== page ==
Why was Helen Mirren called a “queen among mortals”?

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Seventy-two-year-old actress Helen Mirren made headlines recently when she released pictures of herself before and after she was made up for her appearance at Sunday night’s Academy Awards. Time magazine claimed that the candid pictures “prove she’s a queen among mortals.”

Aging is a decision as well as a reality.

Scientists have confirmed that exercise in old age prevents the immune system from declining. After following 125 long-distance cyclists, some now in their 80s, they found that they had the immune systems of twenty-year-olds.

On the other hand, we can miss some of life’s greatest opportunities at any age.

A note written by Albert Einstein to an Italian woman scientist who declined to meet him sold at auction this week in Jerusalem. Einstein wrote the note to Elisabetta Piccini, a chemistry student who lived one floor above his sister. However, as the auction house explained, she was “introverted and too shy to meet with such a famous person.”

Live life in chapters

Philosopher Elton Trueblood encouraged us to live life in chapters. The present chapter is made possible by the previous one and leads to the next. Be present where you are, remembering that all of God there is, is in this moment. But also look for ways God is redeeming the present for the eternal.

Exodus 17 illustrates Trueblood’s advice: “All the congregation of the people of Israel moved on from the wilderness of Sin by stages, according to the commandment of the Lord” (v. 1a).

As they followed God’s leading, however, “there was no water for the people to drink. Therefore the people quarreled with Moses and said, ‘Give us water to drink'” (vv. 1b-2). If the Lord was indeed leading his people “by stages,” why would he lead them here?

God’s direction to Moses provides our answer: “Pass on before the people, taking with you some of the elders of Israel, and take in your hand the staff with which you struck the Nile, and go. Behold, I will stand before you there on the rock at Horeb, and you shall strike the rock, and water shall come out of it, and the people will drink” (vv. 5-7a).

Moses obeyed the word of God, and the people received the provision of God. But more than physical water was in focus here: the people learned that the God who parted the Red Sea could also bring water from a rock. They learned that their elders could not do what God could do through Moses. And they learned that the Lord would use Moses to lead them in his perfect will.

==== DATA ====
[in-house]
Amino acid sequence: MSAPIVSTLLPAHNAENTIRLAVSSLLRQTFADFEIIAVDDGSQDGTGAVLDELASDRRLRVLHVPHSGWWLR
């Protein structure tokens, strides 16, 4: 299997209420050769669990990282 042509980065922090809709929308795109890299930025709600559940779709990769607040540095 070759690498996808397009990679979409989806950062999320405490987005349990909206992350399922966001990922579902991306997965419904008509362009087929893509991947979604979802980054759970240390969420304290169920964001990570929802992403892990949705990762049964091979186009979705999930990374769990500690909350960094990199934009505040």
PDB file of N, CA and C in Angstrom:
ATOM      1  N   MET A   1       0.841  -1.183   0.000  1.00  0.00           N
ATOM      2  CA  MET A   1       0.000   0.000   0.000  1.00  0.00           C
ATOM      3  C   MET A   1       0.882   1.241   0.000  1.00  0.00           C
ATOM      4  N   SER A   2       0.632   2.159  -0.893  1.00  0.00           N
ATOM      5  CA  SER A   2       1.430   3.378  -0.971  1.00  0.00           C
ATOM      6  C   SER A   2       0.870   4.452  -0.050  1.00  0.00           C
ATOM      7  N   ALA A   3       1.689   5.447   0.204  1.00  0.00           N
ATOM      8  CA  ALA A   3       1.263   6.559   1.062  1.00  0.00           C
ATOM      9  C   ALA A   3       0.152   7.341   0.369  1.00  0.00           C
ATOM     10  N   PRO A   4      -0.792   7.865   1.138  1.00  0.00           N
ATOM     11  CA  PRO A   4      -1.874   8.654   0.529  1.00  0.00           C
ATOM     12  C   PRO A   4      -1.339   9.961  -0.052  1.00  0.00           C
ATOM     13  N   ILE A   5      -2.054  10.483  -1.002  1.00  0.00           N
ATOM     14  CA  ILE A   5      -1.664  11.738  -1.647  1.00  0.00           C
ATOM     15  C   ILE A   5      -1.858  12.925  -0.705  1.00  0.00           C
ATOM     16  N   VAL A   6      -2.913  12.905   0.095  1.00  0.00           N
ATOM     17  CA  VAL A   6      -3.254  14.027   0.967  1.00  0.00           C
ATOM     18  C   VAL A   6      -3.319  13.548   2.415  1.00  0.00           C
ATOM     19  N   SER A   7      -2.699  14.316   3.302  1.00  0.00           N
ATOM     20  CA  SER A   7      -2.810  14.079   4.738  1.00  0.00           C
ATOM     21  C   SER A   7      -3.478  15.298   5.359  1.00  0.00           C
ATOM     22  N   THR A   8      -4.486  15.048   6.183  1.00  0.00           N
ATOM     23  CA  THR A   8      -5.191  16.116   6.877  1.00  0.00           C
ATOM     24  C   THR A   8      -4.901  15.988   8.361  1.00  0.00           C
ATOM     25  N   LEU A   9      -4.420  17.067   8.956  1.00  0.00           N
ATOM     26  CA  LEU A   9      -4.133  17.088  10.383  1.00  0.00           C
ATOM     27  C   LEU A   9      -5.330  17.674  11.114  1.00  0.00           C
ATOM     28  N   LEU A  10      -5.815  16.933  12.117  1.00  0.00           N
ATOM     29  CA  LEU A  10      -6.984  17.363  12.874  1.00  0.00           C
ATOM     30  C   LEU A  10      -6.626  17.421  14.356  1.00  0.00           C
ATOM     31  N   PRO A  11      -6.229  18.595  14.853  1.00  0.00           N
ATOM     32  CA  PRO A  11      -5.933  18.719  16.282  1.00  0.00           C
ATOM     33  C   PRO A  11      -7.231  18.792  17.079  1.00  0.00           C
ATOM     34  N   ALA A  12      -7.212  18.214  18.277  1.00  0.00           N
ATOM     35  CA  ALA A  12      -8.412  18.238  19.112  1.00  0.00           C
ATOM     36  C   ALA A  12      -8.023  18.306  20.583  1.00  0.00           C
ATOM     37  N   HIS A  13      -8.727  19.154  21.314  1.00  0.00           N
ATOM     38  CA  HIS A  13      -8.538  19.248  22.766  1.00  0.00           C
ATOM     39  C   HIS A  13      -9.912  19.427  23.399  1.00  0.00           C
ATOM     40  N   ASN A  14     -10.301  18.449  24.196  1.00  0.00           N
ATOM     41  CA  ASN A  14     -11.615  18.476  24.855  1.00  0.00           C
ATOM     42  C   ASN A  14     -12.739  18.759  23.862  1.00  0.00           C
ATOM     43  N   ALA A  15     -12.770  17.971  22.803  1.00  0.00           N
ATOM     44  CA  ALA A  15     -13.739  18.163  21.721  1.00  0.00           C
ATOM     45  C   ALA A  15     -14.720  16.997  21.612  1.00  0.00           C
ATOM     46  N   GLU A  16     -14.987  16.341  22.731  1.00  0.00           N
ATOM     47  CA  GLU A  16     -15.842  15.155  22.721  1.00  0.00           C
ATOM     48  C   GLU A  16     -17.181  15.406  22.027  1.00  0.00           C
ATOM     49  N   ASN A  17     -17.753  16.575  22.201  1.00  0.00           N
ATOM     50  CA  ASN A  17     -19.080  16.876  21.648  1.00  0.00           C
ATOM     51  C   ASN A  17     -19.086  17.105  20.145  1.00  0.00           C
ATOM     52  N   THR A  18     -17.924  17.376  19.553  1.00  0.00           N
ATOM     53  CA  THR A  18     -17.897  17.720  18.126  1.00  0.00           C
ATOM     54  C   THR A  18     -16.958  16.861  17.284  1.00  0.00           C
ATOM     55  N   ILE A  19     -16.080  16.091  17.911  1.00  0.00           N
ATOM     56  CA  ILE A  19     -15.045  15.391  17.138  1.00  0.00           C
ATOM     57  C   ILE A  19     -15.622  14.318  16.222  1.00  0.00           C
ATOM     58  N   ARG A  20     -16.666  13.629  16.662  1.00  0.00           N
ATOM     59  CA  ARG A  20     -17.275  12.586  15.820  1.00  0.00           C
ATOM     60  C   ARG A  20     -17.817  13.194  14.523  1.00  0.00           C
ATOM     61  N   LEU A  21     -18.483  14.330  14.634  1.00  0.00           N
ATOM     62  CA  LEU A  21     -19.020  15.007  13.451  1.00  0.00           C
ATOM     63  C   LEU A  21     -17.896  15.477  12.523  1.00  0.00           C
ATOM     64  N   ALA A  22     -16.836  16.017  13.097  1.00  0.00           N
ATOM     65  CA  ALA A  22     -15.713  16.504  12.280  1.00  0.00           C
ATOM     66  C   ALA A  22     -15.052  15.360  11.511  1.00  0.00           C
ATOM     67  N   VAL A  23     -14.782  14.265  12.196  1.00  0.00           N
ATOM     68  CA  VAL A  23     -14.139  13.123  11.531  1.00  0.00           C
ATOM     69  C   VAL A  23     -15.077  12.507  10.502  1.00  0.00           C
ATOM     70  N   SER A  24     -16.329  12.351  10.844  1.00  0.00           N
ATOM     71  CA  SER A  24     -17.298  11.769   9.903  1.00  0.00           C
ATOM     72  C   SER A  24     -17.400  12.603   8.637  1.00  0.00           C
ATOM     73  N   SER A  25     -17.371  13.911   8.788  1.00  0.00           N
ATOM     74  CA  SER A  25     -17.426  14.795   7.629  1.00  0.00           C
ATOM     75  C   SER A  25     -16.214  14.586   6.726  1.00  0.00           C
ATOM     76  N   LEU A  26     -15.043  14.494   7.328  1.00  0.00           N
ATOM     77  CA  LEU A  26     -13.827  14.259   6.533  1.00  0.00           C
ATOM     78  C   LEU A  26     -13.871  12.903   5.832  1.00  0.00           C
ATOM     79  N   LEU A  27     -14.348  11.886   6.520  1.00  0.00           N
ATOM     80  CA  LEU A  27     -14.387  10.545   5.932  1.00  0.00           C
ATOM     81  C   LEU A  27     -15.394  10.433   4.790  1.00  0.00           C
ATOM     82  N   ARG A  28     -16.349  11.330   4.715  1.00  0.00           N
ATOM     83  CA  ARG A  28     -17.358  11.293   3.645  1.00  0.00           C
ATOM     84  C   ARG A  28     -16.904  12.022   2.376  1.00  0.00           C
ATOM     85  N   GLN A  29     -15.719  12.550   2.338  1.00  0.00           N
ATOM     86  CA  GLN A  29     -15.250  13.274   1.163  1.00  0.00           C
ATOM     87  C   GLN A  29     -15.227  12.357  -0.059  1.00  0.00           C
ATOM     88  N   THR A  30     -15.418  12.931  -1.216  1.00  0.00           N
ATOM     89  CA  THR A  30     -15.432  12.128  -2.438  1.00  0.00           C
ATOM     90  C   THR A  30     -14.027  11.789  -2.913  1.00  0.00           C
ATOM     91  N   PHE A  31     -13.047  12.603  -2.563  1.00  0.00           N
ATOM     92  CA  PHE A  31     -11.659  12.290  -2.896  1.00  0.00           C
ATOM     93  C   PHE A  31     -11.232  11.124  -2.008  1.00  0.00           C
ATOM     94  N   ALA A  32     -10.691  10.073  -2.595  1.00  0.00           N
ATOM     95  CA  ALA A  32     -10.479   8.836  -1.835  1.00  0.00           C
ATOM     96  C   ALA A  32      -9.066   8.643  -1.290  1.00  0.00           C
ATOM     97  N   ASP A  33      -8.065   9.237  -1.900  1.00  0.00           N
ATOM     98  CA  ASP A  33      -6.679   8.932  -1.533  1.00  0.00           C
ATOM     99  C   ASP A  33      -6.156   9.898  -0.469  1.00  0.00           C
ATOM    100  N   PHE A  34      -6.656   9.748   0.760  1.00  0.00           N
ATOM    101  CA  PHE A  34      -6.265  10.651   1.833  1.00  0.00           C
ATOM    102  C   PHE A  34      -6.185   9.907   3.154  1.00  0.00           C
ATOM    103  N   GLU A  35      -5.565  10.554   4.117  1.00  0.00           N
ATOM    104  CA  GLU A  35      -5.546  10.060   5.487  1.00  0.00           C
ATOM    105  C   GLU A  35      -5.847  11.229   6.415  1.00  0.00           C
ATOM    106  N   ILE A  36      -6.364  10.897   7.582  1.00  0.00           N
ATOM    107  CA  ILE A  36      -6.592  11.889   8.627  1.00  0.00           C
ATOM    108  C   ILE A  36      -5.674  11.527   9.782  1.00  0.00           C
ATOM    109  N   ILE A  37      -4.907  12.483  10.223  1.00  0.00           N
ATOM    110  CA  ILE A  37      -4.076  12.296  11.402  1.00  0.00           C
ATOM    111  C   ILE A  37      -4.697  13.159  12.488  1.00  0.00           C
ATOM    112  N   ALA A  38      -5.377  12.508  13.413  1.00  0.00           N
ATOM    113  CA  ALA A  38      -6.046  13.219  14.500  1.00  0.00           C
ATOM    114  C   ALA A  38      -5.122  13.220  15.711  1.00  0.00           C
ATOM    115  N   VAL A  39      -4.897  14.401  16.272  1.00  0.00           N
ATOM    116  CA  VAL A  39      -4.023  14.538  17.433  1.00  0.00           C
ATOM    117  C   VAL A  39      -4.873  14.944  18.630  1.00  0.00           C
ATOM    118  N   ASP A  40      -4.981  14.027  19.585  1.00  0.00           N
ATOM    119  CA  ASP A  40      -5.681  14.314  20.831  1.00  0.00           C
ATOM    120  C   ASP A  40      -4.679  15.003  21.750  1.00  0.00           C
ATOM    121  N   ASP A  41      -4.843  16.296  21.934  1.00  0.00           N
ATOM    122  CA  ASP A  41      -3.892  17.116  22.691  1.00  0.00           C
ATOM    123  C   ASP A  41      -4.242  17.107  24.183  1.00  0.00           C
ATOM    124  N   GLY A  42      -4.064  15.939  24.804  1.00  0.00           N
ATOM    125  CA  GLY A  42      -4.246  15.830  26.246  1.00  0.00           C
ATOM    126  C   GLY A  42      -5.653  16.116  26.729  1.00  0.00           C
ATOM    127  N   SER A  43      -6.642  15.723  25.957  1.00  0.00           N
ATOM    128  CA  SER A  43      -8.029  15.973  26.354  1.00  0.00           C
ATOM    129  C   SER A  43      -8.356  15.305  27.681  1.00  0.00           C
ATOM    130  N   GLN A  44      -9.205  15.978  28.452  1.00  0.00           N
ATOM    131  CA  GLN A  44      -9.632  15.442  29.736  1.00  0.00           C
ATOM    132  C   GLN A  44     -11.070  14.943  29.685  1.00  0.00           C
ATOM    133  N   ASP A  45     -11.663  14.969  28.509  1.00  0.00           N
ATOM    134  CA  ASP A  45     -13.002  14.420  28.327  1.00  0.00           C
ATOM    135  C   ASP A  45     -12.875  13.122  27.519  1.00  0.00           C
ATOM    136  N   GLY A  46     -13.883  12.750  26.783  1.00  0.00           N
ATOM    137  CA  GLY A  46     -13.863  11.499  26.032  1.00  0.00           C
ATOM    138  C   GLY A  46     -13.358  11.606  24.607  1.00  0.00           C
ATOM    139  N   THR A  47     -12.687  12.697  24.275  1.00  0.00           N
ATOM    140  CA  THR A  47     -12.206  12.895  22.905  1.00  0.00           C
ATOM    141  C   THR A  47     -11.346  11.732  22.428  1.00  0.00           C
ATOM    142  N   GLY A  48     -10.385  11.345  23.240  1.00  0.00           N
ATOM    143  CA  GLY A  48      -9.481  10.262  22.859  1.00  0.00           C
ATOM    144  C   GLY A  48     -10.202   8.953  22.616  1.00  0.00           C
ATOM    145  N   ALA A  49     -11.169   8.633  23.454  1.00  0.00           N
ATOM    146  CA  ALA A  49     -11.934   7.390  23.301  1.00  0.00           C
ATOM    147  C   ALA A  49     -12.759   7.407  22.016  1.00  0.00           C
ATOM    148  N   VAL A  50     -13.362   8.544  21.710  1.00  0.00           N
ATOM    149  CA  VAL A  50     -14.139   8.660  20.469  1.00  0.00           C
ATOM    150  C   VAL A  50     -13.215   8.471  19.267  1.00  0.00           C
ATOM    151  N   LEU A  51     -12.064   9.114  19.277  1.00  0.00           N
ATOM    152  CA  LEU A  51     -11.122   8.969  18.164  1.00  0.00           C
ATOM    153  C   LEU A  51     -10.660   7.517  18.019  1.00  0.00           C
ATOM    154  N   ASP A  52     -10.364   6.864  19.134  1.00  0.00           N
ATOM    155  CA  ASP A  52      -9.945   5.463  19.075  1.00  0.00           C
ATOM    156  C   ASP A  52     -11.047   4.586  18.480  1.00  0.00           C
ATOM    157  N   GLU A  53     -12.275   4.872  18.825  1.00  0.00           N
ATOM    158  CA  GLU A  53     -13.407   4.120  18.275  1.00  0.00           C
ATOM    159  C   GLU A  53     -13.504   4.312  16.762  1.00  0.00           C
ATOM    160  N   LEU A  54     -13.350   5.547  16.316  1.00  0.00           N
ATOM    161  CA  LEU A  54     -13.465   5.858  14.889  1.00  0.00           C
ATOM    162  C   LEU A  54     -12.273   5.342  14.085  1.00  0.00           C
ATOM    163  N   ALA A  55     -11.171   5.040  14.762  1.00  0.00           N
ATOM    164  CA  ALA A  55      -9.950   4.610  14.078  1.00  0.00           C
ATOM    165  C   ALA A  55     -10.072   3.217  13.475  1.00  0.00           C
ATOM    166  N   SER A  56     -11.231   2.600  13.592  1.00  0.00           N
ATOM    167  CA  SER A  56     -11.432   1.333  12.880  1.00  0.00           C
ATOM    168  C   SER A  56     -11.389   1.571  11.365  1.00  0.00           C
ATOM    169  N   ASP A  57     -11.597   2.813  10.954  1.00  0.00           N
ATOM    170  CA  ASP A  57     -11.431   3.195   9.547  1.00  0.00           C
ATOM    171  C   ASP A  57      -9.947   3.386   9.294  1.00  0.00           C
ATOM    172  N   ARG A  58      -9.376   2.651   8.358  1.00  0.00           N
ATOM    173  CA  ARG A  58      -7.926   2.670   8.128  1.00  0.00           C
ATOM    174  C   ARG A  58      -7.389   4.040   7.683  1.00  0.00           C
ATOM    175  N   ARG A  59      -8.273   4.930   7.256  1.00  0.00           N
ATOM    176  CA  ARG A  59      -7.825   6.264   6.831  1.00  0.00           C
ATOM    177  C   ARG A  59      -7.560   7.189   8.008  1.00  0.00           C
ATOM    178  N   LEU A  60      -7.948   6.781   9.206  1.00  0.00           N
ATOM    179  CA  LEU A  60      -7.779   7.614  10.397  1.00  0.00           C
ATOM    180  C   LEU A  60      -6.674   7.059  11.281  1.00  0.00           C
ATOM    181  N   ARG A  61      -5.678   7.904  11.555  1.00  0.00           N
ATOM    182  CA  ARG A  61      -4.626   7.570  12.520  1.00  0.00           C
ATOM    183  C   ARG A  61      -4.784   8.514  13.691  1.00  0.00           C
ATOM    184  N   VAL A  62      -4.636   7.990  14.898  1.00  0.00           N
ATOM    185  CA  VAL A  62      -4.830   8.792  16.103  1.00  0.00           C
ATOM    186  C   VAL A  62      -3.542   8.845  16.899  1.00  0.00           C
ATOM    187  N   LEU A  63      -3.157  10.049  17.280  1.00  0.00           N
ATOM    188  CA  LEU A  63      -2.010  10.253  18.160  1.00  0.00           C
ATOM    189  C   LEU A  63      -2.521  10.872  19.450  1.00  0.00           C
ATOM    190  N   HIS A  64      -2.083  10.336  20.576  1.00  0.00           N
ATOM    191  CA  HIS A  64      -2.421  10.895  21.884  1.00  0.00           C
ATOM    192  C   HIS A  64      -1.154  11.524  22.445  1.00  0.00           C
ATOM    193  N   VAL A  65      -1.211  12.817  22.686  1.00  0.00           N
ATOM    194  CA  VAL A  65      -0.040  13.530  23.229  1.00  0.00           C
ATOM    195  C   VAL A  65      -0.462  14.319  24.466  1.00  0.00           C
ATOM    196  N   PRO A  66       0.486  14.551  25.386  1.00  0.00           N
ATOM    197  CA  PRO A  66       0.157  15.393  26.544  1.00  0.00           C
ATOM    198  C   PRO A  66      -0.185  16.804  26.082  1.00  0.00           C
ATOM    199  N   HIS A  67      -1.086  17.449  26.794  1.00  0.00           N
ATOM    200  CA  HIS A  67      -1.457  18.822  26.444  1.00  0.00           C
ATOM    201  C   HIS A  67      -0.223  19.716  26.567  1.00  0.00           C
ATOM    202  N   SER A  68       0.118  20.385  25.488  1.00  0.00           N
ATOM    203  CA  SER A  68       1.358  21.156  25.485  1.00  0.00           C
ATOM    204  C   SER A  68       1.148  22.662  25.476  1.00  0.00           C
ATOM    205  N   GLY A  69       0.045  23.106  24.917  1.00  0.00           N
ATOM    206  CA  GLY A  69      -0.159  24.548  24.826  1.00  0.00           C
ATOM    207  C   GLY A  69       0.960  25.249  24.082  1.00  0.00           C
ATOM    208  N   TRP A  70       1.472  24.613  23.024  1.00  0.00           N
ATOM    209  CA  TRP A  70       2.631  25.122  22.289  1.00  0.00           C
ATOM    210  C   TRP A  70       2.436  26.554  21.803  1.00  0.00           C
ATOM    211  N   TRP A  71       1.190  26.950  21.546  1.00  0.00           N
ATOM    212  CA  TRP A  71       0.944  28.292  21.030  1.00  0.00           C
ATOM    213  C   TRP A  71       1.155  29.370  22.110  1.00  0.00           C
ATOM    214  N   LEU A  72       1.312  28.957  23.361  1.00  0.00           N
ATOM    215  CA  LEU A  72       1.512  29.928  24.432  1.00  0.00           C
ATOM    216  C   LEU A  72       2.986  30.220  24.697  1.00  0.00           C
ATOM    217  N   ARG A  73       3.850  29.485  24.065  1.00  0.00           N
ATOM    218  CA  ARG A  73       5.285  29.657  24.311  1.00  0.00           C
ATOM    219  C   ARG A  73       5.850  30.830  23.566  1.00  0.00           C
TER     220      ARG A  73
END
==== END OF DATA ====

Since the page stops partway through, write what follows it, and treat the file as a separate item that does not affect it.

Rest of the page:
In other words, God redeemed the drought by using it to draw his people to himself.

Join God at work

The next section teaches the same principle.

Amalekites came to fight with Israel. Having survived Pharaoh’s armies by God’s miraculous deliverance, would the nation now be destroyed in its first battle?

As Moses worked with the elders before, now he enlisted Joshua to lead the people (v. 9a). So long as Moses held up the “staff of God” (v. 9), the people prevailed. When he lowered his hands, Amalek prevailed (v. 11). So Aaron held up one arm and Hur the other, and “Joshua overwhelmed Amalek and his people with the sword” (v. 13).

In this way, the Lord of the Israelites proved himself to be Lord over the Amalekites as well. In a day when people believed in territorial gods associated with specific nations, the God of Israel showed himself to be King of all nations.

David noted God’s universal sovereignty when he prayed, “May God be gracious to us and bless us and make his face to shine upon us, that your way may be known on earth, your saving power among all nations” (Psalm 67:1-2).

Henry Blackaby’s classic spiritual guide, Experiencing God, taught us to discover where God is at work and join him there. How can we know where he is at work in the present chapter of our lives? Ask how God could bless you for your greatest good and his highest glory.

That is where he is at work. Join him.

“The victory that has overcome the world”

If we are willing to trust God with our eternal souls, can we not trust him with our temporal needs? If he could part the Red Sea, he can bring water from a rock. If he could defeat the mighty Egyptians, he can defeat the Amalekites.

What God leads us to, he leads us through (Psalm 23:4).

All of God’s people pass through trials, as Scripture predicted: “We must go through many hardships to enter the kingdom of God” (Acts 14:22 NIV). It is difficult to find a person greatly used by God who has not been greatly tested by the world.

This fact is more than coincidence. The greater our challenges, the greater our need for God. And the more we learn to depend on God, the more we can be used by God.

So, name your drought and your Amalekites. Ask God to show you what he wants you to do to partner with him in redeeming your present chapter for your good and his glory. And know that your faith is a shining witness to a skeptical culture.

God promises: “This is the victory that has overcome the world-our faith” (1 John 5:4). Will you “overcome the world” today?